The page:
Striking the right balance of personal privacy and public transparency has long been a concern for those who work in the public sector. This dilemma has been on full display recently with the Fulton County District Attorney Fani Willis being accused of having a secret romantic relationship with Nathan Wade, whom she hired as a special prosecutor against former president Donald Trump.
These unfolding events led us here at CivicPulse to wonder: if the affair did occur, and if other elected officials knew about it, would they have a responsibility to disclose? As it turns out, in a recent national survey of local elected officials, CivicPulse asked about exactly this scenario. In collaboration with Drs. David Redlawsk at the University of Delaware and Annemarie Walter at the University of Nottingham, we asked officials what they would do if they found out about a secret romantic relationship between two other officials. Would they make the relationship public or keep it a secret even if it may lead to conflicts of interest?
The overwhelming response was that officials would not share this information. Two-thirds of officials reported that they would keep it secret, while only one-third said that they would make it public.
Why would so many respondents keep a secret for their colleagues? One reason could be that local elected officials are, well, people. And people often fall in love at work. According to a recent survey commissioned by Forbes, over 60% of employed Americans have had a workplace romance and 43% have married someone they worked with.
But while local elected officials are indeed people, their responsibilities are unlike most others. They ultimately serve at the pleasure of the public, and transparency is a cornerstone of democracy. So what other reasons might impede their decision to report the situation?
Another reason that came up was concerns over how such a disclosure would impact the functioning of local government itself. Many officials may favor keeping the issue quiet and resolving any potential conflict of interest internally to avoid compromising their ability to work effectively with the implicated parties.
Still others may worry about the harm that such a disclosure would have on other members of the public. This reasoning was highlighted in a follow-up response by an elected county commissioner in Minnesota, who told us:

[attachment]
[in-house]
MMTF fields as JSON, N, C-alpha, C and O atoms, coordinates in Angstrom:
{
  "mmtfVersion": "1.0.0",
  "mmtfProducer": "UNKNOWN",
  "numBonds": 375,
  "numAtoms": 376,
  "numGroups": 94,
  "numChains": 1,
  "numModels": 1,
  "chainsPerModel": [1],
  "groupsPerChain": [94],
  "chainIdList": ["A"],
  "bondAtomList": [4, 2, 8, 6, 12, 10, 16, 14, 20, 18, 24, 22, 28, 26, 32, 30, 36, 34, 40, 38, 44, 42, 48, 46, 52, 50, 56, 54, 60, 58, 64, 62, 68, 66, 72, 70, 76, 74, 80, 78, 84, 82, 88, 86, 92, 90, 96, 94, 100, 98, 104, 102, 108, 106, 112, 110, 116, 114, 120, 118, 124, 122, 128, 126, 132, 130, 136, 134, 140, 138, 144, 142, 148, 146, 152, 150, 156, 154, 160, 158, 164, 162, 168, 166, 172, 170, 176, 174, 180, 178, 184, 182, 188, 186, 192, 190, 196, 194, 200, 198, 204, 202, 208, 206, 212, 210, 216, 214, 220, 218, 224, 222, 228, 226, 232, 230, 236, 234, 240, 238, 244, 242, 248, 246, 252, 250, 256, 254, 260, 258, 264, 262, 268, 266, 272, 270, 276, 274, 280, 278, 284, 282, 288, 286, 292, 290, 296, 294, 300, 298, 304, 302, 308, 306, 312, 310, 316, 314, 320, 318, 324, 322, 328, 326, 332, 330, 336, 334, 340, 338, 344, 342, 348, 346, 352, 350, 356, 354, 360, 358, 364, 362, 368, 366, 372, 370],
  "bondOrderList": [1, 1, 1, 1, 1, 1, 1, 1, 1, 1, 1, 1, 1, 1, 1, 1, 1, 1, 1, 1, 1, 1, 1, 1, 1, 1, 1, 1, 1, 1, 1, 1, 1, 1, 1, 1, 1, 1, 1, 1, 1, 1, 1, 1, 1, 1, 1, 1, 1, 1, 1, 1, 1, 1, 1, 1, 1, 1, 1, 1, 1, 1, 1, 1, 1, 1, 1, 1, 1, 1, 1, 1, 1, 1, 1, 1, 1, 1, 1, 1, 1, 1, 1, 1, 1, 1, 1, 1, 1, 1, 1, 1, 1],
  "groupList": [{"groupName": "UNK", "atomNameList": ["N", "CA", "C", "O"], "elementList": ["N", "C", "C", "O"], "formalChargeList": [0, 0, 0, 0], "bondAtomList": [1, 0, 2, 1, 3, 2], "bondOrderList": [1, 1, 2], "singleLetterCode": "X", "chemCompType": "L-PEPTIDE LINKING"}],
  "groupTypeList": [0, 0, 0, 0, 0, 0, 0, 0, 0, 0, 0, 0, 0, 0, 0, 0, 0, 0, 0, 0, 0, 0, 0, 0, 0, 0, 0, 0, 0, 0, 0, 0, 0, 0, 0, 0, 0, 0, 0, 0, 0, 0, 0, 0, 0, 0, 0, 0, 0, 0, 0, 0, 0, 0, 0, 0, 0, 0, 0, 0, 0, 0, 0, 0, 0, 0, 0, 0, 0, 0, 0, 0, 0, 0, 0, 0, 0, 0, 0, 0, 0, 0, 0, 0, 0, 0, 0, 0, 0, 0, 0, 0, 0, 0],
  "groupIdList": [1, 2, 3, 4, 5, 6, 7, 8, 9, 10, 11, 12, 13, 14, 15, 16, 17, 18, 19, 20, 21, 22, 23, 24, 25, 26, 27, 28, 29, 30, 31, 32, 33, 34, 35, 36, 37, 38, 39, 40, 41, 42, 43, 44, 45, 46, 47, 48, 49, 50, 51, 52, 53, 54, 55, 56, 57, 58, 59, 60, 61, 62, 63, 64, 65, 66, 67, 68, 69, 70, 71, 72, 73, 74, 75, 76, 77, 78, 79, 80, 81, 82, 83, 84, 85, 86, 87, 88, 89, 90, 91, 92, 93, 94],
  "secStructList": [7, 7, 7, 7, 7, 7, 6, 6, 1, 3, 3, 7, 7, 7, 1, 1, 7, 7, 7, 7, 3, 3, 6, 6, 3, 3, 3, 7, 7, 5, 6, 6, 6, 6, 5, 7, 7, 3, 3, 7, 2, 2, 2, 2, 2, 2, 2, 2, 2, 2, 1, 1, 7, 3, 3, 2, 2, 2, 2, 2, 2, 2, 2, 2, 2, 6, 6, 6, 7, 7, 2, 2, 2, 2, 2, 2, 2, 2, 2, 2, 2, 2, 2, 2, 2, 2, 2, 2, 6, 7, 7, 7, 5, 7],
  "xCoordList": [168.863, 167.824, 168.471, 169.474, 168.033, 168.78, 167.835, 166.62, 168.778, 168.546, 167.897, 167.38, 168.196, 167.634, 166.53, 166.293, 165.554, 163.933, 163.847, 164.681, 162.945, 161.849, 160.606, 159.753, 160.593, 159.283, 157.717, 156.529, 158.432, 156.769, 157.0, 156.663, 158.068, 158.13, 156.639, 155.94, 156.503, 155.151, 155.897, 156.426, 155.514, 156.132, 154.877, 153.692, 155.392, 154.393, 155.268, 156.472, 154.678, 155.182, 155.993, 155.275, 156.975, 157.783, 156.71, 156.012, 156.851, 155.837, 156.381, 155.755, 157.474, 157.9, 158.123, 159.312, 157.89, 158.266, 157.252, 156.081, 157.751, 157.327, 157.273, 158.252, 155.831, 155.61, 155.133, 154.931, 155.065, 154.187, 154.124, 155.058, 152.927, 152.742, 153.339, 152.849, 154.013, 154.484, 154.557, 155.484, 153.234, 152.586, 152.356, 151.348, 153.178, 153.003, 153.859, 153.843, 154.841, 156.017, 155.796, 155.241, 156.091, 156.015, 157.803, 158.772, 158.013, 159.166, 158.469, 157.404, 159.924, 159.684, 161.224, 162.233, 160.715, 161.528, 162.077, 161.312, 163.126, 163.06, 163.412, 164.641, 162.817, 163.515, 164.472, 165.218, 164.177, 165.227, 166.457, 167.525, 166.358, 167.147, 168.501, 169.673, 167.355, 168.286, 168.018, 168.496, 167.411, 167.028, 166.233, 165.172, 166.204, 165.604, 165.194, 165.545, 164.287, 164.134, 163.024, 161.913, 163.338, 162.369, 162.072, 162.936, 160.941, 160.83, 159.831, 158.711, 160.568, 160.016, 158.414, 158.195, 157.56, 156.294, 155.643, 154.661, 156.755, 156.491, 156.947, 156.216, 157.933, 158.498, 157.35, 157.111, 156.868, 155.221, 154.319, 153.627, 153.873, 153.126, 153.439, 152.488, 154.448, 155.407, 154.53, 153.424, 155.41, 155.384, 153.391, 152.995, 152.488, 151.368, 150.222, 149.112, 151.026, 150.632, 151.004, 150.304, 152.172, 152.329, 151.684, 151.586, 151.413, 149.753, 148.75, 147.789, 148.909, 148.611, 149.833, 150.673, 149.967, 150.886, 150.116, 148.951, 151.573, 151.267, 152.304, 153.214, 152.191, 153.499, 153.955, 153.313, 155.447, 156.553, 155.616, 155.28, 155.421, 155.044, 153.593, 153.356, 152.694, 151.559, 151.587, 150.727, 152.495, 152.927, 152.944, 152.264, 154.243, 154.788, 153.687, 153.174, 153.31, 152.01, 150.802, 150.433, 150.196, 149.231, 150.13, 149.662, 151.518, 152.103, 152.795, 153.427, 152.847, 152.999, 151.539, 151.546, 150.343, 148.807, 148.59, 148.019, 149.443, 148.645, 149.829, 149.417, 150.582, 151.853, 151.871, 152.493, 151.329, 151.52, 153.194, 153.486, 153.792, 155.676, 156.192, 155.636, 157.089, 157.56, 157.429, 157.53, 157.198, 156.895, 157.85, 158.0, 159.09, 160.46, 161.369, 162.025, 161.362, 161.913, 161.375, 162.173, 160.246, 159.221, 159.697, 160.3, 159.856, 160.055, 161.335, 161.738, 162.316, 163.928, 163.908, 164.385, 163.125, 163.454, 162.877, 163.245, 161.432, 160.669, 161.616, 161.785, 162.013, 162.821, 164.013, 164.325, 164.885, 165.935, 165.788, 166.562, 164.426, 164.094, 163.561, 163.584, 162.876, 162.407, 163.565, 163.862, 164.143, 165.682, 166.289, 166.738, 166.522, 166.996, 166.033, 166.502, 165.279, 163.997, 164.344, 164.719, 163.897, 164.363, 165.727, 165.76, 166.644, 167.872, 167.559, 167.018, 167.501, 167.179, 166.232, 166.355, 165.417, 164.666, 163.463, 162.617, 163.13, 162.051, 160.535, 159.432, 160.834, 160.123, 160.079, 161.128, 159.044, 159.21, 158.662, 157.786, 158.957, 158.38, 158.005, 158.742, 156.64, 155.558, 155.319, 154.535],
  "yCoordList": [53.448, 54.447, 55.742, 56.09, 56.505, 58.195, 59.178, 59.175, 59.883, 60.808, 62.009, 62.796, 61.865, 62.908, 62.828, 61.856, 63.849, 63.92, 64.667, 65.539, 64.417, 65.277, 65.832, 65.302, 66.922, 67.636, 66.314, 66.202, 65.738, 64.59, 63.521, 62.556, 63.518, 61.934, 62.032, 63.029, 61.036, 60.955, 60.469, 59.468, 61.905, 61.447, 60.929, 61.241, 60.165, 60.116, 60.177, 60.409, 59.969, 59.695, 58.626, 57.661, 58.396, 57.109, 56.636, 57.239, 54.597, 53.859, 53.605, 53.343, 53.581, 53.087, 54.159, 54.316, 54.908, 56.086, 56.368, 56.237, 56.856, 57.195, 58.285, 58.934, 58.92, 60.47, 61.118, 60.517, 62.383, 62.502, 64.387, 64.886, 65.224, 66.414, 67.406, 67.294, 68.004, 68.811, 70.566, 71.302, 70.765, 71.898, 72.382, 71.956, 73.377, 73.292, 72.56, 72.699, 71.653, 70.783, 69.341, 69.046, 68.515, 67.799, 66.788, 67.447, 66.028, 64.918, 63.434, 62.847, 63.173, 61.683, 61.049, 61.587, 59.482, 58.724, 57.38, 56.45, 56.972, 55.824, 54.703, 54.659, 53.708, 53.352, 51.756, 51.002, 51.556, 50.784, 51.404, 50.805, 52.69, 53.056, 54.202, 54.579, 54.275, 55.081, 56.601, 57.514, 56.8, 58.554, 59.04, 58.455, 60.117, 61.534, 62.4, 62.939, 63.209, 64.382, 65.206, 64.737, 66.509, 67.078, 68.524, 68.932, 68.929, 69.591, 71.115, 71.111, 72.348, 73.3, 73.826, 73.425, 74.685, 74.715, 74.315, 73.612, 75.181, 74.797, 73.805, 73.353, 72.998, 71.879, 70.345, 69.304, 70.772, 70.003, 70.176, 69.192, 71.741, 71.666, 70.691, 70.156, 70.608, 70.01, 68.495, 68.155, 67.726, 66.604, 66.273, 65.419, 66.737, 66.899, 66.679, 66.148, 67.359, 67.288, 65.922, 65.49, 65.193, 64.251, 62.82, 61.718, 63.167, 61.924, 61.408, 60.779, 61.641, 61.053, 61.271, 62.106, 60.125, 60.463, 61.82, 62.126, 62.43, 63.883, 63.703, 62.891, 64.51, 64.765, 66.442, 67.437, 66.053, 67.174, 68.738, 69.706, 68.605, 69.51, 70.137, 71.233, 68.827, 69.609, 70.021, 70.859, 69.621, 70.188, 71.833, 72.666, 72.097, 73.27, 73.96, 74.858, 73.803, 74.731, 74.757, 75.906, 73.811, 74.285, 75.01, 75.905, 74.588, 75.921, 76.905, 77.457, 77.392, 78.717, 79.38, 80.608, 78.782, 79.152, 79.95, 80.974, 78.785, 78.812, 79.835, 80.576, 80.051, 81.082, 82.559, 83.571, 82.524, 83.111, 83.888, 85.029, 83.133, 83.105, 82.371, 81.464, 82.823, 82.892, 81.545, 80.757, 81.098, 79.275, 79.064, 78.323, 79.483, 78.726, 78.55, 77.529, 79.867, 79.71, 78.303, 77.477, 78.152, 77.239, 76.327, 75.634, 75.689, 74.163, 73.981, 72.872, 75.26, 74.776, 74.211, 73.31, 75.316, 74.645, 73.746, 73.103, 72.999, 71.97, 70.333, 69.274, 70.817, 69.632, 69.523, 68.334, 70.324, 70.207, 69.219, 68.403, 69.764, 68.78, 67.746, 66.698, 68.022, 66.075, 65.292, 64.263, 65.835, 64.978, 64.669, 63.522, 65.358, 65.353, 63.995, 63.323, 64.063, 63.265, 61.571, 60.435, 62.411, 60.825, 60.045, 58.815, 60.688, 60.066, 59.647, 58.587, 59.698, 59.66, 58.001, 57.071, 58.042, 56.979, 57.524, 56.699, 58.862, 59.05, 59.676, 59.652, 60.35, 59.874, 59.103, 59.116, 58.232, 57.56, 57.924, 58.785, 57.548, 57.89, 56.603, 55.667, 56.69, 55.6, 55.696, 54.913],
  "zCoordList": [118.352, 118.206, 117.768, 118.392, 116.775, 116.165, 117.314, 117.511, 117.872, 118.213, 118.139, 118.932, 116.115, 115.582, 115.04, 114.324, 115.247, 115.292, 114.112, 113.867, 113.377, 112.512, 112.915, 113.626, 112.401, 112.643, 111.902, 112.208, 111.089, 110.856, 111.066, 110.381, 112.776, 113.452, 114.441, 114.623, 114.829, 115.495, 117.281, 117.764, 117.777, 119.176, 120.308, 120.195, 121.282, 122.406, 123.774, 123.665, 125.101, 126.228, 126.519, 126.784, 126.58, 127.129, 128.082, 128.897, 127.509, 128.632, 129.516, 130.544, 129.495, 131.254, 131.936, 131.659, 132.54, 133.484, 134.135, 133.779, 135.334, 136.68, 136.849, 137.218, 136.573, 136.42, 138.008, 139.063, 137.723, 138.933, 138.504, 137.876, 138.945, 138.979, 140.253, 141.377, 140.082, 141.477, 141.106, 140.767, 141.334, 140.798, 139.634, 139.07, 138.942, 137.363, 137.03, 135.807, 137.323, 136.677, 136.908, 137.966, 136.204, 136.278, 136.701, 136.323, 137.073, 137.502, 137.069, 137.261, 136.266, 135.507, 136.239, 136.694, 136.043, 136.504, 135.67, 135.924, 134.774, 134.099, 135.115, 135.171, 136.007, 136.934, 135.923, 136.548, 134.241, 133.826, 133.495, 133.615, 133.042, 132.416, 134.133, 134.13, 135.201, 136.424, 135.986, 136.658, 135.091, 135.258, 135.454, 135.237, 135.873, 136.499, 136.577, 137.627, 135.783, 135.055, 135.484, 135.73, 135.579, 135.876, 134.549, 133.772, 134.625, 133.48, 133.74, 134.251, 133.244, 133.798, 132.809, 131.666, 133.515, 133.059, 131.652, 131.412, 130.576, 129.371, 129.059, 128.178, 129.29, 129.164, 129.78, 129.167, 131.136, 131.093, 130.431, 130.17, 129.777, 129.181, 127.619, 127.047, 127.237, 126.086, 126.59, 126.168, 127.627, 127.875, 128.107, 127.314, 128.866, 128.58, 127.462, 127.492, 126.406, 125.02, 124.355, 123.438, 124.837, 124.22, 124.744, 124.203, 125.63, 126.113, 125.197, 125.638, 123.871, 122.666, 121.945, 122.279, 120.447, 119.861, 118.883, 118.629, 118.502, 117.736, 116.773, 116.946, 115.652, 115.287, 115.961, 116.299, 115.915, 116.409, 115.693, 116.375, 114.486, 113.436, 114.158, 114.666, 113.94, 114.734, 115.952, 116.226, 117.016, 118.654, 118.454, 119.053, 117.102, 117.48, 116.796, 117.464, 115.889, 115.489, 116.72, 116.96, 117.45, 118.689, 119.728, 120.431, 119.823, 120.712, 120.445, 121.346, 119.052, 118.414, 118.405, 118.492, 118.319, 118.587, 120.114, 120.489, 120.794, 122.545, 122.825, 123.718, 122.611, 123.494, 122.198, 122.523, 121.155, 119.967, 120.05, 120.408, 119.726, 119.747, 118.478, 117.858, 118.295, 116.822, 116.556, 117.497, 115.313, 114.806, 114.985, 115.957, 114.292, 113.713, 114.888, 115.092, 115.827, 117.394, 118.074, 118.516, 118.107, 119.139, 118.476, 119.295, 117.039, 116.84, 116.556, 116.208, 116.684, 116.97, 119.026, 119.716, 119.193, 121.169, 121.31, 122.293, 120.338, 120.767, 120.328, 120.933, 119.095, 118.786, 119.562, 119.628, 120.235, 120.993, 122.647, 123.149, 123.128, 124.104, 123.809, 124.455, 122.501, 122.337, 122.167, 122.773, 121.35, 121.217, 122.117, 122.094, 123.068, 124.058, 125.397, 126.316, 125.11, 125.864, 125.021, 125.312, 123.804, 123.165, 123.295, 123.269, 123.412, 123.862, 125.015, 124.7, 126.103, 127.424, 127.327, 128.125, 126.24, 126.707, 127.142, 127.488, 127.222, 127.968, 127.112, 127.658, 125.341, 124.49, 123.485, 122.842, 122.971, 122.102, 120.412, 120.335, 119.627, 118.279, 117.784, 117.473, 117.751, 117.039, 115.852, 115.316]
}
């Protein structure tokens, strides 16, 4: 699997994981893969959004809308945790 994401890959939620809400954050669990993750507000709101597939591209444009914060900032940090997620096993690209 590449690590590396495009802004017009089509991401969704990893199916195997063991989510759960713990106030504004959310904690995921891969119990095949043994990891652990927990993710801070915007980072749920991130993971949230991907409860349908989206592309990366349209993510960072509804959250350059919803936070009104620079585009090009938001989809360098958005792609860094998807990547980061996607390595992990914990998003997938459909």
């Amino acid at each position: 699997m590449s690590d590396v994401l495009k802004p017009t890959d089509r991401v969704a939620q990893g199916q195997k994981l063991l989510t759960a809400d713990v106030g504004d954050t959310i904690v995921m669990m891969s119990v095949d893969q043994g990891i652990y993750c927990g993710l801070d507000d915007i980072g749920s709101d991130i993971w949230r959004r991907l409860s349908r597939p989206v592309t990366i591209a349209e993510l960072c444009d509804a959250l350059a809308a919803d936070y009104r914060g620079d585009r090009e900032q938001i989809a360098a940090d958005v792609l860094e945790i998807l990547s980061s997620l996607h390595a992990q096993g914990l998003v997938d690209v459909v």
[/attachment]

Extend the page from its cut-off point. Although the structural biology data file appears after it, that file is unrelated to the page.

“My convictions to serve the community by doing no harm to an individual or a group are very strong. The first question about a romantic relationship isn't a yes or no but, I would confront the individuals. Just going public in that instance would cause harm to not only them but their families and friends so suggesting a different approach supports my strong values.”
We don’t know all the facts yet about the Fulton County situation. In the final analysis, what the right course of action would have been will likely become clear. But regardless, the range of attitudes the current situation elicits among local officials points to a broader tension that such leaders face when navigating questions of others’ impropriety. These officials serve local communities with real lives on the line, and they often have to weigh the principle of transparency against a range of other adverse impacts that such disclosures may cause.
To those of you who may face such a dilemma down the road, good luck!
The research underlying this brief was built on data from a national random-sample of 163 elected policymakers from local governments (i.e., township, municipality, and county governments) with a population of 1,000 or more. The survey was developed in collaboration with Dr. David Redlawsk at the University of Delaware and Dr. Annemarie Walter at the University of Nottingham, and was implemented by CivicPulse.
Below is the question wording for the survey item that was used:
Imagine you accidentally find out there is a secret romantic relationship between two other elected officials who serve with you. You know this may lead to conflicts of interest. Knowing this, would you:
Make the relationship public
Keep the information you’ve learned private
Nathan Lee, PhD
Managing Director of CivicPulse